Joe Motil

In response to a criminal complaint filed by Columbus mayoral candidate Joe Motil against a city official, Columbus City Attorney Zach Klein referred the matter to Whitehall assistant prosecutor Brad Nicodemus, supposedly for an independent review. Nicodemus had previously been a special prosecutor who declined to pursue charges of alleged misconduct by Columbus police during the 2020 protests over George Floyd’s murder.

Because Nicodemus’ dismissal of Motil’s complaint had serious problems, concerns have resurfaced about his dismissal of the police cases.

Motil’s complaint stemmed from his removal from an April 28 press conference at the Columbus Police Academy. Mayor Andrew Ginther and other city officials were there to discuss the city’s disturbing rise in gun violence. Motil had attended similar events without incident before becoming a candidate for mayor.

But Glenn McEntyre, an assistant director for the city’s Department of Public Safety, told Motil to leave because he wasn’t a member of the press. Motil said McEntyre grabbed his arm in the process.

Motil was offended and told The Columbus Dispatch: "He grabbed me. He grabbed my arm, and for no reason. I told him to get his [expletive] hands off of me and don't [expletive] touch me again, and he let go."

The criminal complaint initially alleged assault. By the time he met with Nicodemus, though, Motil had decided the requirements of the assault statute hadn’t been met. So he asked Nicodemus to charge McEntyre with disorderly conduct.

The revised charge had merit because the law on disorderly conduct prohibits, among other things, causing annoyance or alarm by physically offensive conduct. Elements of the crime are met when a stranger grabs someone’s arm for no reason. But Nicodemus evaded that logical conclusion.

Nicodemus’ initial letter declining to bring charges addressed only the subject of assault, even though Motil had said he didn’t want to go forward with an assault charge. And in discussing the letter with the media, Nicodemus downplayed the seriousness of what happened by describing it as a “touch.” Nicodemus considered his work finished after this avoidance of the real issue and misrepresentation of the evidence.  

But Motil again asked Nicodemus for a decision on the issue of disorderly conduct. Nicodemus responded with a brief letter saying probable cause wasn’t present to charge disorderly conduct.

Probable cause seemed present, though, after Motil swore that the incident occurred and did all he could to try to find supporting witnesses and security video, if any existed. McEntyre, on the other hand, wouldn’t talk to the media or prosecutor about what happened. An accused can be convicted based solely on a person’s credible testimony.   

In fact, Nicodemus viewed the evidence as strong enough for him to proclaim publicly that Motil “was touched on the arm.” So why couldn’t he conclude a grab occurred, as Motil actually said?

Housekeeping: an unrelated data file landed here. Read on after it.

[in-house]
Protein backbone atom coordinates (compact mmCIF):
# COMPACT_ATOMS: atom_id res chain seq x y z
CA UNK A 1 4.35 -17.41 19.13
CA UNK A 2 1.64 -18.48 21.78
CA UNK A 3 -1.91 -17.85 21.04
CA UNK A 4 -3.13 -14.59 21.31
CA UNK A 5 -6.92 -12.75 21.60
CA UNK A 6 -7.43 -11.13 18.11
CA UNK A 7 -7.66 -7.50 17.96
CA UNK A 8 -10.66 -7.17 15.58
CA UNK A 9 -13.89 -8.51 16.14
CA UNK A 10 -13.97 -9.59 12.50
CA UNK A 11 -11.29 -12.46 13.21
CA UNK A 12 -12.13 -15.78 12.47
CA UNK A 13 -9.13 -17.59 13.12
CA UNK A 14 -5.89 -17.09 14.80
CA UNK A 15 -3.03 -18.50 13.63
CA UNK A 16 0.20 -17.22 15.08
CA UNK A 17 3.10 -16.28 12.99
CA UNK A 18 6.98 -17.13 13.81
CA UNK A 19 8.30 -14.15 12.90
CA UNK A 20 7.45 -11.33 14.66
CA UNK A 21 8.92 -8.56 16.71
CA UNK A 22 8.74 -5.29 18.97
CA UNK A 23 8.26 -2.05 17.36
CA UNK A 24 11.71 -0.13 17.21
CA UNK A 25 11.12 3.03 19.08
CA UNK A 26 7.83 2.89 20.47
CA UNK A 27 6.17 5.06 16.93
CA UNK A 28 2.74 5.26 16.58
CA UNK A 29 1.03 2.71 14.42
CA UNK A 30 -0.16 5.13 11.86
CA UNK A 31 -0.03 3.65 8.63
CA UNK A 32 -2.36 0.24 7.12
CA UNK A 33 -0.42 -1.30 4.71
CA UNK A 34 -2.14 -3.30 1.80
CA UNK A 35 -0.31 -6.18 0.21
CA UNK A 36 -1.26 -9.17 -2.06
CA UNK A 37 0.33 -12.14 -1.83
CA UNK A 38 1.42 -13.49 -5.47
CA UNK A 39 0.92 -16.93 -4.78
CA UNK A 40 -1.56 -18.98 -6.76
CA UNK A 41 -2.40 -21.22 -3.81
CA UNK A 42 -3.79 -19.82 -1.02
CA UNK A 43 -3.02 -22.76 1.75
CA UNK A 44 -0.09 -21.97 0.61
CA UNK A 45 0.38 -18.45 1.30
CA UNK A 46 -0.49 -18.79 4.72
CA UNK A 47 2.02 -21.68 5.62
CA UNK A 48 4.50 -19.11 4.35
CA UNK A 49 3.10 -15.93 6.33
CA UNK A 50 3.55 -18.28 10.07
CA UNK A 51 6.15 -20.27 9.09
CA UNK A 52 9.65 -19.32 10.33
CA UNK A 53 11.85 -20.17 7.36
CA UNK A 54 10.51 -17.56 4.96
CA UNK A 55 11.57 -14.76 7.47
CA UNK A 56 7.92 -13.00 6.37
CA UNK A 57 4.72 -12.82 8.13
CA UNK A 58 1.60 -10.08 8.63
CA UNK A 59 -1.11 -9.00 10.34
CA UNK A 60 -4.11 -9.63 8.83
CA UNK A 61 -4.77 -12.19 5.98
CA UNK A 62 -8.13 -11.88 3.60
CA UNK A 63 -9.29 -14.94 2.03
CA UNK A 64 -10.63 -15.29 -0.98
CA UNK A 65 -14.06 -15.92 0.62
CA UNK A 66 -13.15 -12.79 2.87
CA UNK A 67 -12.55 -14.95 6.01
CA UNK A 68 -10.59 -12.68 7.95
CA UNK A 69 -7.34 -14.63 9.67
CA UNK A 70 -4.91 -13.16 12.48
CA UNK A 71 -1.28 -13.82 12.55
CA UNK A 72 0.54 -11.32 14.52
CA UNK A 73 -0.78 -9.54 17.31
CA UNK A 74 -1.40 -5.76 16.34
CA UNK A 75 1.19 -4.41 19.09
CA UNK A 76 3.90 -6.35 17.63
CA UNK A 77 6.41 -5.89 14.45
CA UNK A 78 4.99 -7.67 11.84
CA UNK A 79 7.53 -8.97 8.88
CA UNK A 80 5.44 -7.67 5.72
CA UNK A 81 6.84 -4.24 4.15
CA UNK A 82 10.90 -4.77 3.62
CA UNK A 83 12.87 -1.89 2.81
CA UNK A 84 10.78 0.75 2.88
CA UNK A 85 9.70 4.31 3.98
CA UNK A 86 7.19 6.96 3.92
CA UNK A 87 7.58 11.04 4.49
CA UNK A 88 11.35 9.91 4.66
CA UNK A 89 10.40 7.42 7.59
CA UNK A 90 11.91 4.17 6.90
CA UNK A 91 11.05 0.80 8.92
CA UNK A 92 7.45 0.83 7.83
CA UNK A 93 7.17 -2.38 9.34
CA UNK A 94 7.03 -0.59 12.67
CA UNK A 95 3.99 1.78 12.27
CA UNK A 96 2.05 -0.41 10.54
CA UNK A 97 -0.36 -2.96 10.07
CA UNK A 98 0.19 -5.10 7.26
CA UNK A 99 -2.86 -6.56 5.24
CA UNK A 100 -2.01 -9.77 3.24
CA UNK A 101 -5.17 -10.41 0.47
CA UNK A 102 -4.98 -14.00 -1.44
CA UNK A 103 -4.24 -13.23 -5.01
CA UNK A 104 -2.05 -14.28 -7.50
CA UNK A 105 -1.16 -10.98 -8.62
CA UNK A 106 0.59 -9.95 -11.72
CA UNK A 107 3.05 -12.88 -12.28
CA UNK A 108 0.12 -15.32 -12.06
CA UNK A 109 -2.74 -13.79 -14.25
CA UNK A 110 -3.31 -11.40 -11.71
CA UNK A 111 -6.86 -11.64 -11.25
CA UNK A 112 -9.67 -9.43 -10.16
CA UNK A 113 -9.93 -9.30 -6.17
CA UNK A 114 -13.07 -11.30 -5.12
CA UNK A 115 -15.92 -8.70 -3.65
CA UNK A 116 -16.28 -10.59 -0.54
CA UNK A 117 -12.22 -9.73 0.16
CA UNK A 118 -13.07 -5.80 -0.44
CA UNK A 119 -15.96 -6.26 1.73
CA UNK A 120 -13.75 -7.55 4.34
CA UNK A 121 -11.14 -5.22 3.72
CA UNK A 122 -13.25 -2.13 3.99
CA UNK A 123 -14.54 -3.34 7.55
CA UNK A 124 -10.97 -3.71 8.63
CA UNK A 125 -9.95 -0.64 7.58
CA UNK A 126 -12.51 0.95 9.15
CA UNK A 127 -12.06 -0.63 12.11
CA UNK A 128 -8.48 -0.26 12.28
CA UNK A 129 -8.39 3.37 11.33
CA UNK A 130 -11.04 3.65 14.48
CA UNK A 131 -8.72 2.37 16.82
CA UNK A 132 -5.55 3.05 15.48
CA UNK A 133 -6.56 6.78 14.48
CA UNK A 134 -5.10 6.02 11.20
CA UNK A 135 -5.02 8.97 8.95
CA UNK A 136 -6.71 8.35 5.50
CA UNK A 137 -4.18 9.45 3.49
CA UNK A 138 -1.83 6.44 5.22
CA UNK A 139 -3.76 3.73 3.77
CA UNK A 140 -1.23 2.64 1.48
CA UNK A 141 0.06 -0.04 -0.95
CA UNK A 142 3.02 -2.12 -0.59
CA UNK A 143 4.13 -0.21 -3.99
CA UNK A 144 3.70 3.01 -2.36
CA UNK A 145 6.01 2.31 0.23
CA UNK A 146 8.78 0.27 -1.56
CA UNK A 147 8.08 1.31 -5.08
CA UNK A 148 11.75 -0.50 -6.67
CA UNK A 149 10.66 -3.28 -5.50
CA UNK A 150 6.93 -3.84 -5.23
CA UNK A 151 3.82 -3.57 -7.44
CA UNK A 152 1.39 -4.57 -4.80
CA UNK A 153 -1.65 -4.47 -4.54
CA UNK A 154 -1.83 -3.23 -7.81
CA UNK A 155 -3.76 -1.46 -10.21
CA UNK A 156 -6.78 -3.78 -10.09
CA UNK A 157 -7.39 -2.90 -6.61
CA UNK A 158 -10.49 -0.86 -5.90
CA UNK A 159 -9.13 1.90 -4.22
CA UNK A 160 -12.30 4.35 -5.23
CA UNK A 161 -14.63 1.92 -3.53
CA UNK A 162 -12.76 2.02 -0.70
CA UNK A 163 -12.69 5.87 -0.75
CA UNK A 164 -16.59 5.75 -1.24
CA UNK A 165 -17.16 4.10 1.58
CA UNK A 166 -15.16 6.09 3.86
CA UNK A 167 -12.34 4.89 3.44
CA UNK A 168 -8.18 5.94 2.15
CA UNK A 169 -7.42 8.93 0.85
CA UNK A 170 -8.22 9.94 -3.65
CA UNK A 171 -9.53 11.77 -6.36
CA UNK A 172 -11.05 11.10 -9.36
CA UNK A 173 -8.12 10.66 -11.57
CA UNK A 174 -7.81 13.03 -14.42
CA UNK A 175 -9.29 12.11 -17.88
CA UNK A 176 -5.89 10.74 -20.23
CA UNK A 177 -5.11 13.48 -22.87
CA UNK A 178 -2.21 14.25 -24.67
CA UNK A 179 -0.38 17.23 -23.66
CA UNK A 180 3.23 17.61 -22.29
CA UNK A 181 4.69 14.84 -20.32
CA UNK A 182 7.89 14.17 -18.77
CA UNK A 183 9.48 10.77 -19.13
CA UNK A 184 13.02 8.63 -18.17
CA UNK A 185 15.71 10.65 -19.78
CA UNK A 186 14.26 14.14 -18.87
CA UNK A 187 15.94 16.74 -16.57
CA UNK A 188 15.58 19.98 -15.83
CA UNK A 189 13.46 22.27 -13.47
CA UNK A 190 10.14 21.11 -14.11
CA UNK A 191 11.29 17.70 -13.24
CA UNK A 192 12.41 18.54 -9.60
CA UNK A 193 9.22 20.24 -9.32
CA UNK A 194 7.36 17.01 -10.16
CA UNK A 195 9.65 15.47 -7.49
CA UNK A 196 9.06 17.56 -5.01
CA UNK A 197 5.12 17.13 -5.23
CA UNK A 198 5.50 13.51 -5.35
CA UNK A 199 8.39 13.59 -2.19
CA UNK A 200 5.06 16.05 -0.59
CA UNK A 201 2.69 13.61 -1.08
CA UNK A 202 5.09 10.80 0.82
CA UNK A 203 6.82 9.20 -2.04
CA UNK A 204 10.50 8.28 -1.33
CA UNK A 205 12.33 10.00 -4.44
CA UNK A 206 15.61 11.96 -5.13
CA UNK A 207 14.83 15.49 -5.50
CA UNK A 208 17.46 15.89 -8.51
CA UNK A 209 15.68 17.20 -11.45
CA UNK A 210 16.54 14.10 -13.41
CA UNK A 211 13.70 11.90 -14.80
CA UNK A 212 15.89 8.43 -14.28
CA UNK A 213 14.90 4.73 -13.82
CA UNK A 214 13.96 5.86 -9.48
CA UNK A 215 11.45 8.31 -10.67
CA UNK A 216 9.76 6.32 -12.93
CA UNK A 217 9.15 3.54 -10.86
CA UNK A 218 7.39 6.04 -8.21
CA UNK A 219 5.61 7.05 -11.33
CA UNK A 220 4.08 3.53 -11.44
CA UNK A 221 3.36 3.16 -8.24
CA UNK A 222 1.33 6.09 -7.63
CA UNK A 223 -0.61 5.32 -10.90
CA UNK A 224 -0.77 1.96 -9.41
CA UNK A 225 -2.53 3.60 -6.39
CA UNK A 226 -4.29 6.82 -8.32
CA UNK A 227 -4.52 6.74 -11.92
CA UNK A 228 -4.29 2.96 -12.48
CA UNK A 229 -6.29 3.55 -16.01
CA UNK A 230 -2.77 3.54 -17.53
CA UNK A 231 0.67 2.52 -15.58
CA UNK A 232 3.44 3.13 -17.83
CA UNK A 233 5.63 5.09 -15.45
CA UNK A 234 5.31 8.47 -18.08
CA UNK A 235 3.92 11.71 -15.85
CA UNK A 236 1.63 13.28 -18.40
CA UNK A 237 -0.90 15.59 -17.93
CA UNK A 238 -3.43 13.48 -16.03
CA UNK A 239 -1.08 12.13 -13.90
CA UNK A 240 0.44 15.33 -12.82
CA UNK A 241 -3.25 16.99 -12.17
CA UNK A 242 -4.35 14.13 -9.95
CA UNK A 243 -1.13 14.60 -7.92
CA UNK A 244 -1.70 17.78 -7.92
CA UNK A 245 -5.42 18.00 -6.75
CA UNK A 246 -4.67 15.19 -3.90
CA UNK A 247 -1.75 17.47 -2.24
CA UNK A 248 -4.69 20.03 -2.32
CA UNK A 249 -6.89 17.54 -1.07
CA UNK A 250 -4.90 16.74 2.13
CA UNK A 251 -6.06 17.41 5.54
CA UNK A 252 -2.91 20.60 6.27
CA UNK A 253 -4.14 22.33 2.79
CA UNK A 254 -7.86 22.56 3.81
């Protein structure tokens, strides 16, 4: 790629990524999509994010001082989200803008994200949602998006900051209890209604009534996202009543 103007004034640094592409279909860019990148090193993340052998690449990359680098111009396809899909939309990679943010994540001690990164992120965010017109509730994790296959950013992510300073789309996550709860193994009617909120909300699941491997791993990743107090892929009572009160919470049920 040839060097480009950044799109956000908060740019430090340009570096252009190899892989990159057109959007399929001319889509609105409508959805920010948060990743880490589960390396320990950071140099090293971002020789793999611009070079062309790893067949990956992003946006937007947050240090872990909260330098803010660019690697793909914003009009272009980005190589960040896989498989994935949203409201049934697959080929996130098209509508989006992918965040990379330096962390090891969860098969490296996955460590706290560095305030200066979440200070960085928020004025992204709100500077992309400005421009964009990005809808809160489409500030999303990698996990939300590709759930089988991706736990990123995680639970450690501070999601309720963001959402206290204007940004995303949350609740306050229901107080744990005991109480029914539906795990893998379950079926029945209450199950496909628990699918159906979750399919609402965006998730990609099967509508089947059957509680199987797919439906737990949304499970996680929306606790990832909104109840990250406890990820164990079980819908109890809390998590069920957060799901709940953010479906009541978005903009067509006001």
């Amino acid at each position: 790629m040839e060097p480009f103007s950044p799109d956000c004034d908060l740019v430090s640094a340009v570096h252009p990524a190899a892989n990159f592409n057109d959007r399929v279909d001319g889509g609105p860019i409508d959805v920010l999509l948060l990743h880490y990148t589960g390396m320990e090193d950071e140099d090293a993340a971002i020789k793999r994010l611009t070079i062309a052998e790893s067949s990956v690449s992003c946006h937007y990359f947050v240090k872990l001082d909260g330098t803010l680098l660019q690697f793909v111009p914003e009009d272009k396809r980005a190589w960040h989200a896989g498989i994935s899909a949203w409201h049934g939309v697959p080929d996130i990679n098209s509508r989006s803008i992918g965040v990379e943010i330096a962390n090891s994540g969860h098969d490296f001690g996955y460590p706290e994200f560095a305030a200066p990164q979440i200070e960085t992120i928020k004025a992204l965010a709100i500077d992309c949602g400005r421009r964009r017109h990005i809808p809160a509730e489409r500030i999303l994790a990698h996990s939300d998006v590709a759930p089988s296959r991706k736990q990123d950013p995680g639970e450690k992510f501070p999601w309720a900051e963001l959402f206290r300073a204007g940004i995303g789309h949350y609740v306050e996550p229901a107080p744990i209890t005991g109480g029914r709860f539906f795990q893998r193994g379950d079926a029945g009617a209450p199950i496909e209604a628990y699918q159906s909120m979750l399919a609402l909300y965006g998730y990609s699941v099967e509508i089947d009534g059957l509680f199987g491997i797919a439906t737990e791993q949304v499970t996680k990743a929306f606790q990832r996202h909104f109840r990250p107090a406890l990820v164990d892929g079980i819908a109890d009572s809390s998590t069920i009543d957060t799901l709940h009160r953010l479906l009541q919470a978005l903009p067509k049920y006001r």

Additional indications of bias are in correspondence Nicodemus sent regarding the investigation. He sometimes referred to the alleged perpetrator as “Glenn,” but the complainant was not called just “Joe.” It’s helpful for a person to be on a first-name basis with the prosecutor investigating a criminal charge against him, while the complainant isn’t.

Motil said in response to Nicodemus’ decision: “Those who claim to enforce the law in Columbus . . . apparently feel that it is all right for public officials to make physical contact with any citizen they wish without cause or consequences."

Nicodemus’ handling of Motil’s complaint gave the public more reason to question his decisions last year on alleged wrongdoing by Columbus police.

Klein had chosen Nicodemus to be a special prosecutor to investigate allegations of police misconduct during the 2020 Columbus protests over George Floyd’s murder by Minneapolis police. Nicodemus decided against pursuing charges in cases he reviewed.

Those decisions were eyebrow-raising partly because the Columbus city government had paid a $5.7 million settlement to 32 plaintiffs in a civil suit brought over police misconduct during the protests. The federal judge in the case said police had “run amok.”

A plaintiff in the suit was upset by Nicodemus’ dropping of criminal charges against an officer who had pepper-sprayed him and other protesters. That person, who was a former police officer himself, wanted accountability for what happened and better police training. He said to The Dispatch: “I don't understand why he just threw away the case that’s been worked on for two years now."

If Nicodemus’ handling of the police cases was as flawed as his treatment of Motil’s complaint, officers likely avoided accountability, as many persons who attended the protests have believed.

A lesson from these matters should be that if Klein wants truly independent reviews of criminal complaints, he should find an attorney a lot farther away than Whitehall. While pursuing a legal career in Central Ohio, an assistant prosecutor in a Columbus suburb is less likely to act independently of the Columbus establishment than would an attorney from another large Ohio city or otherwise far away.

And a person from outside the area would less likely be on a first-name basis with the alleged perp.  

(Nicodemus and the Columbus City Attorney’s Office did not respond to an offer to comment for this article.)

Joe Sommer is a Columbus attorney and activist who is retired from Ohio’s state government. He is supporting Joe Motil in this year’s race for Columbus mayor.